The cabinet formation was not without difficulty, however. The cabinet Essid announced in January was invalidated even before it was voted on. Most opposition parties criticised its lack of inclusiveness and announced their intentions to oppose it, resulting in intense political bargaining that led to a cabinet that included Nidaa Tounes, Ennahda, the Free Patriotic Union, and Afek Tounes (with eight seats). Their combined 179 seats ensured that most constituencies were represented and that the cabinet would be ratified by the legislature.
The Islamist Ennahda party, despite having won the second highest number of seats, was given one ministry (employment) and three secretaries of state; the Free Patriotic Union got three ministries and one secretary; Afek Tounes was rewarded with three ministries; and Nidaa Tounes members and independents close to it were given the other cabinet positions.
Although this representation is skewed – Afek Tounes, for example, has three ministries even though it has only eight parliamentary seats, Ennahda has accepted the deal for pragmatic reasons. It feared that the president, and Nidaa Tounes head, Beji Caid Essebsi might reverse some of the gains won in the 2011 uprising and could revive a crackdown on Islamists as it was during the reign of the former dictator Zineddine Ben Ali, especially since Nidaa was formed in opposition to Ennahda’s Islamism, and Essebsi has often articulated his anti-Islamist sentiments. The single cabinet seat allows Ennahda a say in the running of the country and ensures it is a government insider.
A further small victory of the political bargaining for Ennahda was that it led to the removal of Khadija Cherif and Laarousi Mizouri, two ‘culture warriors’ with an extreme hatred toward Islamic practices, and who had vociferously opposed the wearing of the headscarf from cabinet. Their remaining in the cabinet would have been unacceptable to Ennahda’s voters. In addition, the crucial interior, justice, and defence ministries are now all headed by independents, and the interior minister, Mohamed Najem Gharsalli, is regarded as being sympathetic to the Islamists. This is significant in light of the fact that Tunisia’s most influential state organ is the interior ministry, which is more powerful than the country’s military. It was the main institution used by Ben Ali to suppress dissent and eradicate the opposition, especially Islamists in Ennahda.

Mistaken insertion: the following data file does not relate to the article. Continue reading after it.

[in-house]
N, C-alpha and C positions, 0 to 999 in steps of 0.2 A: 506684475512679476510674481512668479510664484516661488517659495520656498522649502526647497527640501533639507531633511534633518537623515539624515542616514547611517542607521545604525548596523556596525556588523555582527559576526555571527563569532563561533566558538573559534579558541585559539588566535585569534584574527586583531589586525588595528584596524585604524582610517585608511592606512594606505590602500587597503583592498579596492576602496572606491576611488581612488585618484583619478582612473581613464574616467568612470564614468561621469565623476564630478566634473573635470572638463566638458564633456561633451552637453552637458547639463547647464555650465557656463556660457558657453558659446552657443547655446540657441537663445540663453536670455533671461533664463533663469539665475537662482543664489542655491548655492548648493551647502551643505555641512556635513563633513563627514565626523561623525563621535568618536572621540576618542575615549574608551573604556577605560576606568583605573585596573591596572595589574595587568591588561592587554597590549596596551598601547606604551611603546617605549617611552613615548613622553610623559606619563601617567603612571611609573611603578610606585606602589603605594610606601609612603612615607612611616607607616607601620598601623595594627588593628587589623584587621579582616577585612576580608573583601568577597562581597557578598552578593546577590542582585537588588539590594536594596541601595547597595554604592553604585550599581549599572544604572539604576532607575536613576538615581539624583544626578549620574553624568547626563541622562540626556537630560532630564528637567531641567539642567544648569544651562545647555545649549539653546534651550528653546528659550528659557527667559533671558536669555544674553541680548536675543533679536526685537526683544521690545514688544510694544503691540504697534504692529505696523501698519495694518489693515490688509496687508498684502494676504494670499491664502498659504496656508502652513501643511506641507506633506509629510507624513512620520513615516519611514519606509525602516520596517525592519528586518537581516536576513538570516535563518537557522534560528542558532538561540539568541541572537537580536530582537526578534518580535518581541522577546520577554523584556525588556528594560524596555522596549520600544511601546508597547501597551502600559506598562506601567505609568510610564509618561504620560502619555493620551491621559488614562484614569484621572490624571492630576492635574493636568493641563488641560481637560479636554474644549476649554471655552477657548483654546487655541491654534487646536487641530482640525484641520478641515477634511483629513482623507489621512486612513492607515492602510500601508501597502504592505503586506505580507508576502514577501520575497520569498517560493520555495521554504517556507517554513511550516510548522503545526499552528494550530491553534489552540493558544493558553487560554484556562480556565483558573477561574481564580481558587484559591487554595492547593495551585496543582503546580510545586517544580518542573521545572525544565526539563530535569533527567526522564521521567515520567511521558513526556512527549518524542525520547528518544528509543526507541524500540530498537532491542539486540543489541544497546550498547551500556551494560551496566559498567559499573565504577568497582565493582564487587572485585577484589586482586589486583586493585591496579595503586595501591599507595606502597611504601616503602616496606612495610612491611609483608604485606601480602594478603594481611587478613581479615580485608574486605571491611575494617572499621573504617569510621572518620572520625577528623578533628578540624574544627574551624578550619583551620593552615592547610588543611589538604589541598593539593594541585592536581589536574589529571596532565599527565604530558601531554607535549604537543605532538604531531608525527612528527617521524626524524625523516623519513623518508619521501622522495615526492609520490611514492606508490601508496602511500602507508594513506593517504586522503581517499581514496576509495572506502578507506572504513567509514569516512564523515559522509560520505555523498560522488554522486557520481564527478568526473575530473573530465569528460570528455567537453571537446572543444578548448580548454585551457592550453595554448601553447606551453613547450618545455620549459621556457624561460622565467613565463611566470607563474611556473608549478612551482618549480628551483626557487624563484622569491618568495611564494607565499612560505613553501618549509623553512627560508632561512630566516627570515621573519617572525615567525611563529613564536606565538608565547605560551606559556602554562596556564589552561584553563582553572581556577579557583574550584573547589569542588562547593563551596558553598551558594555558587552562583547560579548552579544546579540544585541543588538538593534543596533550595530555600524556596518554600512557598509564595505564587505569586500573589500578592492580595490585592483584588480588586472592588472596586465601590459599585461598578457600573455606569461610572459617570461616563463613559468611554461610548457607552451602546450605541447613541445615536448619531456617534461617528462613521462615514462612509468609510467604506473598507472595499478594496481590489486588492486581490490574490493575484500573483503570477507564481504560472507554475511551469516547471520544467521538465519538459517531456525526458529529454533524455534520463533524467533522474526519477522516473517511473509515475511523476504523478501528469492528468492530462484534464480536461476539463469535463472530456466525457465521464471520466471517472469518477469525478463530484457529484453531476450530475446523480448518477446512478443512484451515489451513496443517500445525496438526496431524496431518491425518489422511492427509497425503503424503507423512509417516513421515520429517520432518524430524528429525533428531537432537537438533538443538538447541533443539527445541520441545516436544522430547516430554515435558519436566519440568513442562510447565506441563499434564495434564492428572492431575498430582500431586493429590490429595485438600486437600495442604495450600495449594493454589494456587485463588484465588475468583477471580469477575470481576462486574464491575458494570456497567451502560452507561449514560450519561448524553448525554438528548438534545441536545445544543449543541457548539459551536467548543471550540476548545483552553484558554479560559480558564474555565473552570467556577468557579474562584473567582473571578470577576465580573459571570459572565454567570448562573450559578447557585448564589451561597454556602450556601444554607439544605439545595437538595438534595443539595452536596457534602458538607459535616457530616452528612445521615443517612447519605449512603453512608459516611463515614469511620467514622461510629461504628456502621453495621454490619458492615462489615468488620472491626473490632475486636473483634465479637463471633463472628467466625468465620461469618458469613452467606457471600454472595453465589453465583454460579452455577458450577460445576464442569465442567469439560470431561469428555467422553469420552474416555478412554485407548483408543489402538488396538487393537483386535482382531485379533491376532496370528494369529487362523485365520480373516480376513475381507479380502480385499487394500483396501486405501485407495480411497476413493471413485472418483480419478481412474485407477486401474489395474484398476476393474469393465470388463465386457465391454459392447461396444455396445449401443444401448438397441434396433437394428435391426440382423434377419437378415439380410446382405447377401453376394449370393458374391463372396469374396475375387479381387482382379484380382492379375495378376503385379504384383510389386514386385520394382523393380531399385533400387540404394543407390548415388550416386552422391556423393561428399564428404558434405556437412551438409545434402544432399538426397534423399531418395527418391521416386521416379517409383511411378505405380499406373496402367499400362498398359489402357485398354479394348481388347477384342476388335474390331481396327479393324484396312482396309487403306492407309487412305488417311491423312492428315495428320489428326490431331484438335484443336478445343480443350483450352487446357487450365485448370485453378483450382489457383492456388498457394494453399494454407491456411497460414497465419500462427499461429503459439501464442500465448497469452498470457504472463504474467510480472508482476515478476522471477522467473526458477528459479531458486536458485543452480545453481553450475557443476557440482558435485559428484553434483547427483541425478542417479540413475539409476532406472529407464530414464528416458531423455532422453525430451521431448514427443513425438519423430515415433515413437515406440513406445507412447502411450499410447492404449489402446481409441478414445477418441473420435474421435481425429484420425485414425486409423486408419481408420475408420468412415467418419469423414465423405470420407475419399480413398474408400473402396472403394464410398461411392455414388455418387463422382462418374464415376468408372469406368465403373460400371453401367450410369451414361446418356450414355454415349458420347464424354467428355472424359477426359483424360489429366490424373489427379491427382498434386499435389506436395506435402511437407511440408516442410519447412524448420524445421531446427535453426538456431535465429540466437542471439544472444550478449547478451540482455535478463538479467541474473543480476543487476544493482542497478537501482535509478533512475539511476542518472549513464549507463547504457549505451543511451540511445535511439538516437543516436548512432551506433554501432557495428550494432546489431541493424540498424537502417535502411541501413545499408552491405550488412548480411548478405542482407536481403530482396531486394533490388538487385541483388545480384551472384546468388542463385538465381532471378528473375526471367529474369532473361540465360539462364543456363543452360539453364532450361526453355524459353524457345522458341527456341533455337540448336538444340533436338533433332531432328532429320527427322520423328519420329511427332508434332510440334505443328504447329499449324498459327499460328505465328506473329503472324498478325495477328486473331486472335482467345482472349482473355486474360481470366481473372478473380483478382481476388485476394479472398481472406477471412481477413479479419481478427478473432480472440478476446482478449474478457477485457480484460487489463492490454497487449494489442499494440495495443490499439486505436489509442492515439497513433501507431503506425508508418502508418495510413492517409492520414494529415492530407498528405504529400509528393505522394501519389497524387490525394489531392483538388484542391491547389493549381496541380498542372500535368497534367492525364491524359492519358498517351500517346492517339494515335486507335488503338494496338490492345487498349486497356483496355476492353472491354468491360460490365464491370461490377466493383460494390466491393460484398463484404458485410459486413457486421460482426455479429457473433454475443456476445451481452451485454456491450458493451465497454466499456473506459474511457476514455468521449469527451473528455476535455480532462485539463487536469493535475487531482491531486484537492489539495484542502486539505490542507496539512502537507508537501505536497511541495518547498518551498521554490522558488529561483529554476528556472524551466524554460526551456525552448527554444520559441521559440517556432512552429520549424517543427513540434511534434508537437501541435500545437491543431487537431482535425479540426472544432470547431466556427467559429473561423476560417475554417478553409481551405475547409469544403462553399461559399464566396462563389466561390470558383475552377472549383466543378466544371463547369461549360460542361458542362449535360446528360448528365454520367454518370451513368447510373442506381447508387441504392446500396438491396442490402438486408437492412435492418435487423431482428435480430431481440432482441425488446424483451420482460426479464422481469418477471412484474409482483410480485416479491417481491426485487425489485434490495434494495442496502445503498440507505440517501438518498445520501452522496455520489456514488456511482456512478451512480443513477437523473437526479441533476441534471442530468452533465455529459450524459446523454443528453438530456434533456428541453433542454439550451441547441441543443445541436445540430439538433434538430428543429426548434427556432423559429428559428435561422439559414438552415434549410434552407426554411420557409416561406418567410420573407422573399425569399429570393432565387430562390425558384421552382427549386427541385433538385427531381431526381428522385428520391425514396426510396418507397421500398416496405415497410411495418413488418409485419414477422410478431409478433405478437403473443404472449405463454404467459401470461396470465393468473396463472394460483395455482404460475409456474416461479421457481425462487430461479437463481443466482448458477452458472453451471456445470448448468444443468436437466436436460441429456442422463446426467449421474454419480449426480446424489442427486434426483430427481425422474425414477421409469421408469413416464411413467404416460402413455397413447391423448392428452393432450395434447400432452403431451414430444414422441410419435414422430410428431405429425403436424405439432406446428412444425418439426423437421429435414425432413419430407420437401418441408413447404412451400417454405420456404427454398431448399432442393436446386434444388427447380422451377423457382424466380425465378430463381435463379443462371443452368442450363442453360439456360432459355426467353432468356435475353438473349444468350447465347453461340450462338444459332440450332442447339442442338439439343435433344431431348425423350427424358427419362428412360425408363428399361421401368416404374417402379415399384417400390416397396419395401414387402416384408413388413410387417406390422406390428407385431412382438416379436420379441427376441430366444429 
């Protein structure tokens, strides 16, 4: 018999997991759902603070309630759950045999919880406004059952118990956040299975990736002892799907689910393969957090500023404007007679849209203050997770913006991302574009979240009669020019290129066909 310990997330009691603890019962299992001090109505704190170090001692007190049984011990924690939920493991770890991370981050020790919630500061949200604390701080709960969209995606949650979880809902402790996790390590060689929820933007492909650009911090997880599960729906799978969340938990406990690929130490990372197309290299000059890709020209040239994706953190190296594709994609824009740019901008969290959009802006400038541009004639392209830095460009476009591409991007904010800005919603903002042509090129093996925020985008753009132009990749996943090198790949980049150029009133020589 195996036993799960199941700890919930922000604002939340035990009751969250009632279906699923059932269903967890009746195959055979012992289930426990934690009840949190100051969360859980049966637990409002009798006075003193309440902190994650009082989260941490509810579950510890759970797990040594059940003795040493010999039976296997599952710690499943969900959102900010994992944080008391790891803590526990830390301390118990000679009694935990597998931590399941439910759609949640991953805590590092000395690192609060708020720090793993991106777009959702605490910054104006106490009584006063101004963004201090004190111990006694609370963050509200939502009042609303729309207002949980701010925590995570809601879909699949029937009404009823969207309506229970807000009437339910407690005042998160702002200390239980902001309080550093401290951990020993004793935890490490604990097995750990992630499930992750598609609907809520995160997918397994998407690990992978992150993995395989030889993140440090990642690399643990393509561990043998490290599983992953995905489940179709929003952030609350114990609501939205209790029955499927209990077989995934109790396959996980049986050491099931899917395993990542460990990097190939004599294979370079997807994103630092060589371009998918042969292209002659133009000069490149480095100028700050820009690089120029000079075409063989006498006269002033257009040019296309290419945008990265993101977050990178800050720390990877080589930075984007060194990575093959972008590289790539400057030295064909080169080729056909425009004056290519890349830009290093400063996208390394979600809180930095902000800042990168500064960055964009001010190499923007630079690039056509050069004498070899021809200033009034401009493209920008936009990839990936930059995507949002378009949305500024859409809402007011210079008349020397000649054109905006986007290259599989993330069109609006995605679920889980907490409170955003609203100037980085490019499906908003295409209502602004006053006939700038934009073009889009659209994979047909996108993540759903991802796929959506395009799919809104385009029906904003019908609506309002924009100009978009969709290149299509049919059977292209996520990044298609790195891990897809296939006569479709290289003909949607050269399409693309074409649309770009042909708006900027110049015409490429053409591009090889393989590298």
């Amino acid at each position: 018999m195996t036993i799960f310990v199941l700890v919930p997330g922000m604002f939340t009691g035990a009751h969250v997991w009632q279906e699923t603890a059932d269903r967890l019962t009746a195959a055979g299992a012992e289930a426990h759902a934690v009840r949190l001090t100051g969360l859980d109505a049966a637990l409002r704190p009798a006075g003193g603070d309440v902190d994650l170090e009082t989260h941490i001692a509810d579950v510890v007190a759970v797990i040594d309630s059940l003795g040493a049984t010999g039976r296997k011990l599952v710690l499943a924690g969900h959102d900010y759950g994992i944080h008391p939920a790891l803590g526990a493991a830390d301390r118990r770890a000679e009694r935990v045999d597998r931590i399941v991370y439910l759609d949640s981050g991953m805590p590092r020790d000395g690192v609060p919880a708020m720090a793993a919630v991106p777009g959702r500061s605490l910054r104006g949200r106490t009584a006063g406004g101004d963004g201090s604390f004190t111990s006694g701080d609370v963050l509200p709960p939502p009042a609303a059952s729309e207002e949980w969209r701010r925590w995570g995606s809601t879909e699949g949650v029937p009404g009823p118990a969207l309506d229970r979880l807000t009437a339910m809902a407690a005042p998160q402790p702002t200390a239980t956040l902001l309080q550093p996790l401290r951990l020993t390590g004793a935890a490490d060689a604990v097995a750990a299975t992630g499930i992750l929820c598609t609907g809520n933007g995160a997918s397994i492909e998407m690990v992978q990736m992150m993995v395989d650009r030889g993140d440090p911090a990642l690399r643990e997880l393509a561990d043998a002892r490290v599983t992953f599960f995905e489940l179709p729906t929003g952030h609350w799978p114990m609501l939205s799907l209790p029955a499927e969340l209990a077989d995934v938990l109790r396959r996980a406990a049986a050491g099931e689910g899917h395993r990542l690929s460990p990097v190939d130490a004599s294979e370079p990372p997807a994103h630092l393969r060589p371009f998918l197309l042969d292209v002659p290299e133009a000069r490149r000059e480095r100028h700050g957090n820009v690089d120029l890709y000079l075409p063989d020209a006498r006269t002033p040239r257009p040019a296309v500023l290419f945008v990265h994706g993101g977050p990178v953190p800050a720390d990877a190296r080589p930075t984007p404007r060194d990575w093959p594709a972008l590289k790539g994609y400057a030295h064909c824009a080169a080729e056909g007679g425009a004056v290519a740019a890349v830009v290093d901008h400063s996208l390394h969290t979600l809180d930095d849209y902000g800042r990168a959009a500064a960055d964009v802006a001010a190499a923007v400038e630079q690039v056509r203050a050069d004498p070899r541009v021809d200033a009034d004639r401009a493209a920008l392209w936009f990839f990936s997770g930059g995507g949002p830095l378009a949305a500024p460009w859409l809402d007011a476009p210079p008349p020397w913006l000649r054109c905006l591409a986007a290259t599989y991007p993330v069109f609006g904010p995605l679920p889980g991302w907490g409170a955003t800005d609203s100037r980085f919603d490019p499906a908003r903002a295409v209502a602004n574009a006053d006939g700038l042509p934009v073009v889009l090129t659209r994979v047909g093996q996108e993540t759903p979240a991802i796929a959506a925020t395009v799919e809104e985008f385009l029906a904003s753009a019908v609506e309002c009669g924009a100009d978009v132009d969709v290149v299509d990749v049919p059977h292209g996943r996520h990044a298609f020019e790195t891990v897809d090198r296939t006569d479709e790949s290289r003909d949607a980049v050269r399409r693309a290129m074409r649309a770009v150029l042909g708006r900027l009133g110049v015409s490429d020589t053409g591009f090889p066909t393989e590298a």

The inclusion of Ennahda in the cabinet could, however, lead to a break-up of the ruling Nidaa Tounes, a fragile coalition held together by opposition to Islamists and consisting of ‘Destourians’ who follow the secular modernism of former president Habib Bourguiba, leftists, trade unionists, and former Ben Ali party officials from the former ruling party, the Democratic Constitutional Rally (RDC). Including Ennahda in a governing coalition is thus contrary to the party’s principle objective. Indeed, of the eight parliamentarians who abstained from the 5 February ratification vote two were Nidaa executive board members. Even the party’s secretary- general and now foreign minister, Taieb Baccouche, expressed opposition to Ennahda’s inclusion, arguing that in democracies it was ‘normal’ for the largest party to rule and the second largest to form the main opposition.
Fissures within Nidaa Tounes had already begun to arise before the election when concerns were raised that RDC members held disproportional influence on the party’s stances. Nidaa has not yet organised a national congress. Unhappiness was exacerbated by Essebsi’s appointing Essid, a relative independent, as prime minister. Many had felt that the prime minister should be a party person, specifically Baccouche. Party heavyweights openly criticised Essebsi’s advisors, warning of potential splits.
A split might not be bad for governance in Tunisia. It will allow politics to be contested on the basis of performance rather than ideology, which is currently pervasive and is the major cause of increased polarisation.